CCLA presented a deputation and written submissions to the Board, focussing on ways the draft policy should be strengthened and clarified. In particular, we emphasized that informal interactions between police officers and community members (such as a greeting) cannot include questioning as to a person’s identity, address, where they are coming from or going, associates, and other personal information, and must be based on consent and voluntariness. We also highlighted the need for robust accountability mechanisms.
Read CCLA’s written submissions.
By Peter Goffin
on April 1, 2014
On March 31, 2014, the CCLA’s General Counsel Sukanya Pillay appeared before the Senate Standing Committee on National Security and Defence to participate in the Senate’s study on the policies and practices of the Canada Border Services Agency (CBSA). The CCLA focused on five areas of concern:
(1) the need for an independent review mechanism;
(2) the note-taking practices of CBSA officers while conducting interviews;
(3) the treatment of individuals detained in Immigration Holding Centres and in Correctional Facilities;
(4) the barriers to access to justice for detained individuals; and
(5) the broad discretion afforded to CBSA officers in initiating inadmissibility applications and release conditions.
The CBSA enjoys sweeping law enforcement powers and engages in information and intelligence sharing with the RCMP, CSIS and foreign agencies. These powers can be highly intrusive and have the potential to seriously affect the lives of individuals. However, unlike the RCMP, CSIS and other law enforcement agencies, the CBSA currently has no independent external review of its practices. CCLA argued that the CBSA must be subject to the same independent review mechanism recommended by Justice O’Connor in the second Arar Commission Report, for the RCMP. Such a mechanism would include both independent complaints investigation and self-initiated review, in order to ensure compliance with Canadian constitutional safeguards and international law. CCLA appeared on the panel, along with a witness from the BCCLA, Josh Paterson who is executive director.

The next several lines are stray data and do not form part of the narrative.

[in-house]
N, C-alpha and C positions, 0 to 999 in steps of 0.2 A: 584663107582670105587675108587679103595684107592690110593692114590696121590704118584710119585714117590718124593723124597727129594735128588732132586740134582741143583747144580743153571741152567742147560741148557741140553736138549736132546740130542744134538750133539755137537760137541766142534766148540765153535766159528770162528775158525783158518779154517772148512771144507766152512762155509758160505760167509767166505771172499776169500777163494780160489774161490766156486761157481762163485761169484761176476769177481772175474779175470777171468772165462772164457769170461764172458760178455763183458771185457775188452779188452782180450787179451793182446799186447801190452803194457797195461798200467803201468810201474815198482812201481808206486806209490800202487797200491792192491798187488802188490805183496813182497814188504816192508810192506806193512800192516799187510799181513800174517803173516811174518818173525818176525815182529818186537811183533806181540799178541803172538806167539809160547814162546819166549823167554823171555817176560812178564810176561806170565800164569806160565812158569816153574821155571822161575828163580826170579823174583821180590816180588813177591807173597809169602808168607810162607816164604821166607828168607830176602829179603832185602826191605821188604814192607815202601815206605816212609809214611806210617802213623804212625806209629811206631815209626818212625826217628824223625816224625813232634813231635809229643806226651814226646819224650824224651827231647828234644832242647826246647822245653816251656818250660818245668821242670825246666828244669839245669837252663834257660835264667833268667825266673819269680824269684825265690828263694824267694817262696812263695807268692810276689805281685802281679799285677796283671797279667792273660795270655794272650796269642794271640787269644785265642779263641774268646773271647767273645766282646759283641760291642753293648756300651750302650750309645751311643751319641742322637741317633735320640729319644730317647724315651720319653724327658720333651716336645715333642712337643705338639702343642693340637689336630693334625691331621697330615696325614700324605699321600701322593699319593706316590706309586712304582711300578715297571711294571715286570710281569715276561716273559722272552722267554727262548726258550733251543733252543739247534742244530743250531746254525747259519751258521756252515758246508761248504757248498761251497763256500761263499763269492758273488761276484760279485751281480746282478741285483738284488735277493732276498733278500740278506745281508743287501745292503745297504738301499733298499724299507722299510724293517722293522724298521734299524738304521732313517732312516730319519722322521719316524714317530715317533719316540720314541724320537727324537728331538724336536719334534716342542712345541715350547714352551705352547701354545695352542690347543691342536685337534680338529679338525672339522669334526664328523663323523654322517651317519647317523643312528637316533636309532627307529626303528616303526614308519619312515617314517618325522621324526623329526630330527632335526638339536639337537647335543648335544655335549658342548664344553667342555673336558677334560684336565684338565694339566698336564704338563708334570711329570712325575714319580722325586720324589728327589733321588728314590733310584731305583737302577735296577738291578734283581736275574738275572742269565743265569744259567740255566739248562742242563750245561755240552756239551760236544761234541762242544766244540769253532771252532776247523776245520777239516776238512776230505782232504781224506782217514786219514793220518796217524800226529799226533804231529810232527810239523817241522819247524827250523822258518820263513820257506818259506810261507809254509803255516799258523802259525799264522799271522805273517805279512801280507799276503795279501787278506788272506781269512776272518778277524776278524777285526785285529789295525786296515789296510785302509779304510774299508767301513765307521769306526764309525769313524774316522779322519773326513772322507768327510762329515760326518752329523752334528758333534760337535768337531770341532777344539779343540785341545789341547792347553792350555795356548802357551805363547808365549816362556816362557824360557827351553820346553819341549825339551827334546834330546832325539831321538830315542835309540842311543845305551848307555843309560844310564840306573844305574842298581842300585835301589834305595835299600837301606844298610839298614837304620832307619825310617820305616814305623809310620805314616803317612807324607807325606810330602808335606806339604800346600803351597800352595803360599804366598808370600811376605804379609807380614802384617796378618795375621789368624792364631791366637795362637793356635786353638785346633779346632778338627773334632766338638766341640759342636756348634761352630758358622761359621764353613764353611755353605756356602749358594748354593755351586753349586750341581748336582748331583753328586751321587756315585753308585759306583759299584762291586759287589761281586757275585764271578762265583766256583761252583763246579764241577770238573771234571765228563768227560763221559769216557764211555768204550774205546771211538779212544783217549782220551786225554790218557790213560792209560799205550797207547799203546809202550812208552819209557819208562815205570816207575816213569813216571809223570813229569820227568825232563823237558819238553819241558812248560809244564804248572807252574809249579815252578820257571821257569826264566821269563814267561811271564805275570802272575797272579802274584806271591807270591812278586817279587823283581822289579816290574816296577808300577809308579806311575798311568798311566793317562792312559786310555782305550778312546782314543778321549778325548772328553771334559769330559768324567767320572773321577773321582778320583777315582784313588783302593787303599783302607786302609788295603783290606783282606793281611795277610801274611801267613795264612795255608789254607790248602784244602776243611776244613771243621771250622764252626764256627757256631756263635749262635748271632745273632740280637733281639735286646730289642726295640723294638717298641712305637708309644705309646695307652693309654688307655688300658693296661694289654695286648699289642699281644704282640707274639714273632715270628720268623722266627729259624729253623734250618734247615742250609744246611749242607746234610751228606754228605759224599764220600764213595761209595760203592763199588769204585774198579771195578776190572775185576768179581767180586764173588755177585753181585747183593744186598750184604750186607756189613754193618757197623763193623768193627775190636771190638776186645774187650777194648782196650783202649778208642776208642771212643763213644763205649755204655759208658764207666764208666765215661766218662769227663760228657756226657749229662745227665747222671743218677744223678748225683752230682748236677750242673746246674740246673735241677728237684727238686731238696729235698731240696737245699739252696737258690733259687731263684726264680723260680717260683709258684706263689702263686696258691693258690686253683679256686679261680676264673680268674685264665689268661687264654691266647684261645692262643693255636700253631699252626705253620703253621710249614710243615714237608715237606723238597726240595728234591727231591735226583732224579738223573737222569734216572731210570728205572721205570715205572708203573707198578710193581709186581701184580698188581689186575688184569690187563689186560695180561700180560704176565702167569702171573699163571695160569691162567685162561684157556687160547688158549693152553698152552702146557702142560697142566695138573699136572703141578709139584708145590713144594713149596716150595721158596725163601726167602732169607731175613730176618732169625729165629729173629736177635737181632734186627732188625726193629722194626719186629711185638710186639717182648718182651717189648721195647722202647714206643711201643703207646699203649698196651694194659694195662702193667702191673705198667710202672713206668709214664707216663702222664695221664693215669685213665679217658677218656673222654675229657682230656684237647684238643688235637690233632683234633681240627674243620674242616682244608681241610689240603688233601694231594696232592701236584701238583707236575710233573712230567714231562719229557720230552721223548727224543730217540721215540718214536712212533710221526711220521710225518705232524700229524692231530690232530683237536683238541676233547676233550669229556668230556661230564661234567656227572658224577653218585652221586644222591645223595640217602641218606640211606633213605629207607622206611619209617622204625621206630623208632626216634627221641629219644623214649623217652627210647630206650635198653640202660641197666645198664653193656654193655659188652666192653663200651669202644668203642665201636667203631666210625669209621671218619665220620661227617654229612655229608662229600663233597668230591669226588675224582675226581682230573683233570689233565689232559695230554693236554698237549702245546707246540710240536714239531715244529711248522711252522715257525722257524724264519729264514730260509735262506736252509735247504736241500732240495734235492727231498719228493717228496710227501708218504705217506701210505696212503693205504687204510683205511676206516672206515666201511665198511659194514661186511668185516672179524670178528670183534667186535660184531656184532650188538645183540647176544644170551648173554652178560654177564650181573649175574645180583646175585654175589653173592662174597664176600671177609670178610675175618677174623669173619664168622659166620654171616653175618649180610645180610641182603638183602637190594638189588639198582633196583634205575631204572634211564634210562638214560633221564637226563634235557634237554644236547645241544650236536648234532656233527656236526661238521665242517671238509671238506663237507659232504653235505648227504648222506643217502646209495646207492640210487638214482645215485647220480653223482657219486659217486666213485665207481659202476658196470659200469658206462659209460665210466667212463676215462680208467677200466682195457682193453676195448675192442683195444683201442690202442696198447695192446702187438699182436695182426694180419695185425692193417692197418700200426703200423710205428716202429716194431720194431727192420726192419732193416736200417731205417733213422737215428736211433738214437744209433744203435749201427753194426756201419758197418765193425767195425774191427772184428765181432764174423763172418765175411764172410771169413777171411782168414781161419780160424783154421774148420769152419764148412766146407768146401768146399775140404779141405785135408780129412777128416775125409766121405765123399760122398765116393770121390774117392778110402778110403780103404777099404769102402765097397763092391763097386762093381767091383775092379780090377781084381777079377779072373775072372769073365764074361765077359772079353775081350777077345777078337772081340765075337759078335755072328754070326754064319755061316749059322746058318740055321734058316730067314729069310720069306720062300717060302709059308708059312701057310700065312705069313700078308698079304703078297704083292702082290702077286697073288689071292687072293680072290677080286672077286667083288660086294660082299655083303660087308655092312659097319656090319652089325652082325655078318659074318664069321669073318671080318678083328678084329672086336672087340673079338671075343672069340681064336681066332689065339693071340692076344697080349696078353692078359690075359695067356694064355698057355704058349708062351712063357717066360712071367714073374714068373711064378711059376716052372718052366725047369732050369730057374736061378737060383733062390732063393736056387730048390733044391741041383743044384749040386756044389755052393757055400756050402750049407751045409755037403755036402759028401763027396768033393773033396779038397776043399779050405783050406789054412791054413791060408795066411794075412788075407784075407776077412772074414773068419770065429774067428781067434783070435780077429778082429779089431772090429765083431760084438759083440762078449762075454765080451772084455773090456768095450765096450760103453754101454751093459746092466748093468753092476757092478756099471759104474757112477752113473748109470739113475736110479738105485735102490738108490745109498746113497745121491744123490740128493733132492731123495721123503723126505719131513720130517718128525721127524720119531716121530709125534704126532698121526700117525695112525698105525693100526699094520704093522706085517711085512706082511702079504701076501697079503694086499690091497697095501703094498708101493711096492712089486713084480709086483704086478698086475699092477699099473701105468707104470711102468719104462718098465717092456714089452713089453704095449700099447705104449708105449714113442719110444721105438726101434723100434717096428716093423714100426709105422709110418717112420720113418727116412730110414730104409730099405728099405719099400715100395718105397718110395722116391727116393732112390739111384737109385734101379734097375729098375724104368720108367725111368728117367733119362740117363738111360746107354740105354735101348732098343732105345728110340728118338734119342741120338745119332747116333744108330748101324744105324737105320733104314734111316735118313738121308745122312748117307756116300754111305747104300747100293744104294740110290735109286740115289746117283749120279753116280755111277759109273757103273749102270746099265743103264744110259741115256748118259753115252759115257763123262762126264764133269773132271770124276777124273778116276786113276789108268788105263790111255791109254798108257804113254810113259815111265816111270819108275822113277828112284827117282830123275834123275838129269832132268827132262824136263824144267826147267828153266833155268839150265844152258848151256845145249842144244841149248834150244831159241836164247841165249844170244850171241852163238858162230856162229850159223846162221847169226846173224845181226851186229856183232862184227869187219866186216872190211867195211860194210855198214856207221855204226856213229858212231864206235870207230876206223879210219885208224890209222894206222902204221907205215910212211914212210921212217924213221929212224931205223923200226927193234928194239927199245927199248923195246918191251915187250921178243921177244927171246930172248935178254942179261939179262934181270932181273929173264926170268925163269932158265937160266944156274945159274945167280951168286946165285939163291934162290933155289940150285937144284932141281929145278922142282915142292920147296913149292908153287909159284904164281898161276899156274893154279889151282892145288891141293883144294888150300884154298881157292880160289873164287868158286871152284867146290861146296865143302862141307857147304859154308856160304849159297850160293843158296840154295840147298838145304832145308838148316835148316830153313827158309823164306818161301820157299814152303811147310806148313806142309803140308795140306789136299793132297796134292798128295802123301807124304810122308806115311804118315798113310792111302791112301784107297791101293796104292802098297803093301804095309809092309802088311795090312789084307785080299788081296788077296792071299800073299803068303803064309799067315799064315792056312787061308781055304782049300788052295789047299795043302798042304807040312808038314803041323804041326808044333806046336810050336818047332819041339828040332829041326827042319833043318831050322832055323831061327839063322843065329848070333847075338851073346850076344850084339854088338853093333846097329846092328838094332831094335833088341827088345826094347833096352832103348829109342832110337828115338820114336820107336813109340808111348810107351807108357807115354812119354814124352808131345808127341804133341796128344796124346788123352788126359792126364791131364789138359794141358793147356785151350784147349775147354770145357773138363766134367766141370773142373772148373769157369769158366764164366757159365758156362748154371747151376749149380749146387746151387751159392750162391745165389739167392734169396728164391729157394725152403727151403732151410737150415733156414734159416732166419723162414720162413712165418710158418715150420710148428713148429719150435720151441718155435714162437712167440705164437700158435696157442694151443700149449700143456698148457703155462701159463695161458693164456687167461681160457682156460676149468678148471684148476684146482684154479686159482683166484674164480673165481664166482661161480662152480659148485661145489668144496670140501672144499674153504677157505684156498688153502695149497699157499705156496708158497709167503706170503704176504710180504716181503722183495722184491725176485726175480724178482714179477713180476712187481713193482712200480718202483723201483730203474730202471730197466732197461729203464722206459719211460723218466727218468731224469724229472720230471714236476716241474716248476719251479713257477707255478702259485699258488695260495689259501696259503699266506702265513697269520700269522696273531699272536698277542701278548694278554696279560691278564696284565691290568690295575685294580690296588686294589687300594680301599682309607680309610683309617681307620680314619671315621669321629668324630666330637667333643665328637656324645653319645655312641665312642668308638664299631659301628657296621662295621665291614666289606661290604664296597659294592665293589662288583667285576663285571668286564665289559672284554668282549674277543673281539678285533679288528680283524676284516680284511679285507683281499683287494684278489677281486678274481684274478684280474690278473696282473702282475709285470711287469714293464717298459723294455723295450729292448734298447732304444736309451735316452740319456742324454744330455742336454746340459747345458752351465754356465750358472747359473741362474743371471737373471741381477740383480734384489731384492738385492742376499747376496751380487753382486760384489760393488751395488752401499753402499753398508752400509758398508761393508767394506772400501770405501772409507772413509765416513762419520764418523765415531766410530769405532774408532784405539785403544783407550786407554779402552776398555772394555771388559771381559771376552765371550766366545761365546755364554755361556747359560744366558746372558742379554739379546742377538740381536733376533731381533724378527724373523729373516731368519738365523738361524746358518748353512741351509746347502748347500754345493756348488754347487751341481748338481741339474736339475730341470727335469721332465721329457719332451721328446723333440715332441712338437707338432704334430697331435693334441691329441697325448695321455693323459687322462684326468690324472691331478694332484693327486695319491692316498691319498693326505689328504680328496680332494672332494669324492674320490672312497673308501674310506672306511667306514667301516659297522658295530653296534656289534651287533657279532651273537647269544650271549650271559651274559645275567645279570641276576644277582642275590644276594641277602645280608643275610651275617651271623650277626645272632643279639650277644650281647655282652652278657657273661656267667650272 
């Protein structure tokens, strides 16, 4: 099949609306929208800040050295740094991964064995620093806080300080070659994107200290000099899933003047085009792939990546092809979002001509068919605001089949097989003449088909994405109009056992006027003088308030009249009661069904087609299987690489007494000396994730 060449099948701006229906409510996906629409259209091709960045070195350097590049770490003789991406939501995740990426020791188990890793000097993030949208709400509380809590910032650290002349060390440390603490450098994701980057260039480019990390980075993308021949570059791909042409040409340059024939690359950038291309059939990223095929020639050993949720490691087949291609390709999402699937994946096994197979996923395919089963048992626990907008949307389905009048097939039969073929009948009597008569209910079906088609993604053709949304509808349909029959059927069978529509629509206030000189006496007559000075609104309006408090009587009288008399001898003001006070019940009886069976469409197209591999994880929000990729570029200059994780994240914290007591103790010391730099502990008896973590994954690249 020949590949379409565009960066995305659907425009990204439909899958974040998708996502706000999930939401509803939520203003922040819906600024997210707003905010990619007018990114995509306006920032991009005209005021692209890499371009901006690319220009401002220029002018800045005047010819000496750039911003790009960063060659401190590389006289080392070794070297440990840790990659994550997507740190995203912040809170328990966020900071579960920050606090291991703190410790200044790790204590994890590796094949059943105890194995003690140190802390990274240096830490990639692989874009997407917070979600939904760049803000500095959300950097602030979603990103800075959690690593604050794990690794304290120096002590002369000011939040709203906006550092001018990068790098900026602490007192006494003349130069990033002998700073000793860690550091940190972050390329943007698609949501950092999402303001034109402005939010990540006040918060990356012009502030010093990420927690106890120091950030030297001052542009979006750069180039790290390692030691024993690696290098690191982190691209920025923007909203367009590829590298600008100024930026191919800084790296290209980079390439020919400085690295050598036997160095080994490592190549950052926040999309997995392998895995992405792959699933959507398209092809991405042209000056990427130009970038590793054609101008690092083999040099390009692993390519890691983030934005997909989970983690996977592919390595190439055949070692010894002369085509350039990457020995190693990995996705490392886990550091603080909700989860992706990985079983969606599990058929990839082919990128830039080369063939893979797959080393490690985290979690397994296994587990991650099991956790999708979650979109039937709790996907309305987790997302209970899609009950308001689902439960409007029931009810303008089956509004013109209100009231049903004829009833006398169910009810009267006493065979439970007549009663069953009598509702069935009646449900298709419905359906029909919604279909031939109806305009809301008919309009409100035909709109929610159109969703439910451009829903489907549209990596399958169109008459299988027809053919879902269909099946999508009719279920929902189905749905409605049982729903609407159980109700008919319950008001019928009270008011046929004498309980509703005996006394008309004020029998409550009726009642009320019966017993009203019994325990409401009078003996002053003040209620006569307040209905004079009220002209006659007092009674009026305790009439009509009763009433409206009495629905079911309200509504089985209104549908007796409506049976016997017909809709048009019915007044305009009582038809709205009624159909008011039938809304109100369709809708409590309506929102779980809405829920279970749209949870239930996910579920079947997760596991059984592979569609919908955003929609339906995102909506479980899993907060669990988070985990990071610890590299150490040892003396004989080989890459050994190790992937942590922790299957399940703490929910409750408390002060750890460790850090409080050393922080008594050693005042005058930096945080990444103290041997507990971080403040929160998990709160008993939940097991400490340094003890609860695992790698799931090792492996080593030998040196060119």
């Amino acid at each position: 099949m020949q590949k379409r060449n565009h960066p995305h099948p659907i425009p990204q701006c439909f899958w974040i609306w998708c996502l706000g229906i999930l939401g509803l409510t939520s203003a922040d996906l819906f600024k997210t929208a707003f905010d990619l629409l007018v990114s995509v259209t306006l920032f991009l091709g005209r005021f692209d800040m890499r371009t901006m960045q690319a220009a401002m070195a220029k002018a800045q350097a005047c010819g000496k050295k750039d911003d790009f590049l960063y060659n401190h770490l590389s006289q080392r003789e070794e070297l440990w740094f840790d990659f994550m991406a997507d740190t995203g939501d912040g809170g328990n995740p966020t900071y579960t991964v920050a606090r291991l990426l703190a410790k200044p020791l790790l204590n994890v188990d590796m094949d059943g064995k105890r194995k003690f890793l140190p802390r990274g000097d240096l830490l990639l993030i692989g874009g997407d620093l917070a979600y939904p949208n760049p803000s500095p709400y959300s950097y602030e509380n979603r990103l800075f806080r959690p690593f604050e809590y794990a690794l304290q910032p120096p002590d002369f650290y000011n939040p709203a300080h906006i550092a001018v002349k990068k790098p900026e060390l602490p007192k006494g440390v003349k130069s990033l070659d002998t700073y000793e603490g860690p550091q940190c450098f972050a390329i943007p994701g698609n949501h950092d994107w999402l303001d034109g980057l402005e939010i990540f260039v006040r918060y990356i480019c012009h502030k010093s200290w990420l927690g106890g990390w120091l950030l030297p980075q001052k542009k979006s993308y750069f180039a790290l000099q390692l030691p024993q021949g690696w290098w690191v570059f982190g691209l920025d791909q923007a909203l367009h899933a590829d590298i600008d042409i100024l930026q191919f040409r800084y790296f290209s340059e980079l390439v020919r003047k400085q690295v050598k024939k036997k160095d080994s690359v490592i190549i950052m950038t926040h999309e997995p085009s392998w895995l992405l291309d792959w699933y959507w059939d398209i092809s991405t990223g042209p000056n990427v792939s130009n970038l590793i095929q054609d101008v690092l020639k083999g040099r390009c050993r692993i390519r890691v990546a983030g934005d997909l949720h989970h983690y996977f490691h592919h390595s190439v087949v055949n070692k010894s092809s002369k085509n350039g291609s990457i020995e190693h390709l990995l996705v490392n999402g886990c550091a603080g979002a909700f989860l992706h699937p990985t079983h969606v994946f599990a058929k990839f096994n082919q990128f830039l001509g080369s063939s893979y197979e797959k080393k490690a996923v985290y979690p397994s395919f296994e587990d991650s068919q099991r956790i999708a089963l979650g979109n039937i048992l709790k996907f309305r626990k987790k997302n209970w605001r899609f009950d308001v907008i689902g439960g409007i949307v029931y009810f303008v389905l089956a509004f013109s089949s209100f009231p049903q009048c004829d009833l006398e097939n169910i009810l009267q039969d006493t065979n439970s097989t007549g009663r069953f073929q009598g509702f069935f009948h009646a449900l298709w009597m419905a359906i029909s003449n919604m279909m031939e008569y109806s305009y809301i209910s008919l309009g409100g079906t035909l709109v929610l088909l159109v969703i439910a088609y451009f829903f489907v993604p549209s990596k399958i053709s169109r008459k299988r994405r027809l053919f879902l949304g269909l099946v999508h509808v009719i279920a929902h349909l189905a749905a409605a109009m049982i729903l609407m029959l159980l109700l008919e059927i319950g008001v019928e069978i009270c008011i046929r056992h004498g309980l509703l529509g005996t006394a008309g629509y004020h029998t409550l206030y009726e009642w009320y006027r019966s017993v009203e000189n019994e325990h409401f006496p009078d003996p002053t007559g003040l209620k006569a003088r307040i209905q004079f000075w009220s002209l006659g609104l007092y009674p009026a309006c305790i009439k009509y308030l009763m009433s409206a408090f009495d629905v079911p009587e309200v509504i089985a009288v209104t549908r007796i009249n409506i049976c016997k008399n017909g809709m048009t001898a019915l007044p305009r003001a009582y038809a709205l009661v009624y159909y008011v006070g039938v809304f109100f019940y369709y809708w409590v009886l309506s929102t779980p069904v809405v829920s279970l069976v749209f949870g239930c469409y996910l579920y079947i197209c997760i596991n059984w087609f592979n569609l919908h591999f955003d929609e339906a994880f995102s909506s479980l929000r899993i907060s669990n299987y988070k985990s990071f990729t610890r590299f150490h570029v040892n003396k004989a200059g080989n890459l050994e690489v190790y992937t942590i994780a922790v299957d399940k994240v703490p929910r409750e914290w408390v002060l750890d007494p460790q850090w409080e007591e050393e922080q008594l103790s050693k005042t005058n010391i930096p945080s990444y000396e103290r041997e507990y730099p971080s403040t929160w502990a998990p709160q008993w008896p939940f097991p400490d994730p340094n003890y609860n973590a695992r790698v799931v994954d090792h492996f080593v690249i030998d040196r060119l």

To read CCLA’s submissions, click here. To watch a webcast of the Senate Committee Hearing, click here.
The CCLA submitted to the Committee that CBSA officers conducting interviews must take careful notes, which are free of bias and provide context, because these notes can form the basis for IRB hearings and other proceedings down the road. Refugees and asylum-seekers are among the most vulnerable people on the planet and CBSA officials also need to ensure they do not intimidate refugee claimants during interviews. Given the serious repercussions for the individual emanating from CBSA interviews, the CCLA recommended that all CBSA interviews be videotaped.
The CCLA expressed its serious concern to the Committee regarding the treatment of individuals held in Immigration Holding Centres and in Correctional facilities, in particular those individuals with mental health issues. The CCLA recommended that the Committee consider detention conditions in its study.
The CCLA is also deeply concerned about prolonged and indefinite detention under the authority of the Immigration and Refugee Protection Act (IRPA), as well as the practical implications of detention, such as transferring individuals away from family and legal counsel. Geographic separation from a person’s lawyer can lead to significant barriers to access to justice.
Finally, the IRPA grants broad discretion to CBSA officers to refer potentially inadmissible persons to the Minister . The CCLA expressed concern for this broad discretion and its potential abuse, especially given that there is no appropriate oversight mechanism in place.
By Cara Zwibel
on January 23, 2014
Earlier this year, CCLA, in conjunction with partners from nine other countries around the globe, released a report on threats to the right to protest around the world. The report, Take Back the Streets, documented case studies from ten countries that demonstrate the constraints being placed on the right to peacefully protest. Unfortunately, the patterns documented in the report are once again in the news. There are reports that protesters in the Ukraine are experiencing serious violence at the hands of police and the government has recently passed extremely restrictive anti-protest laws.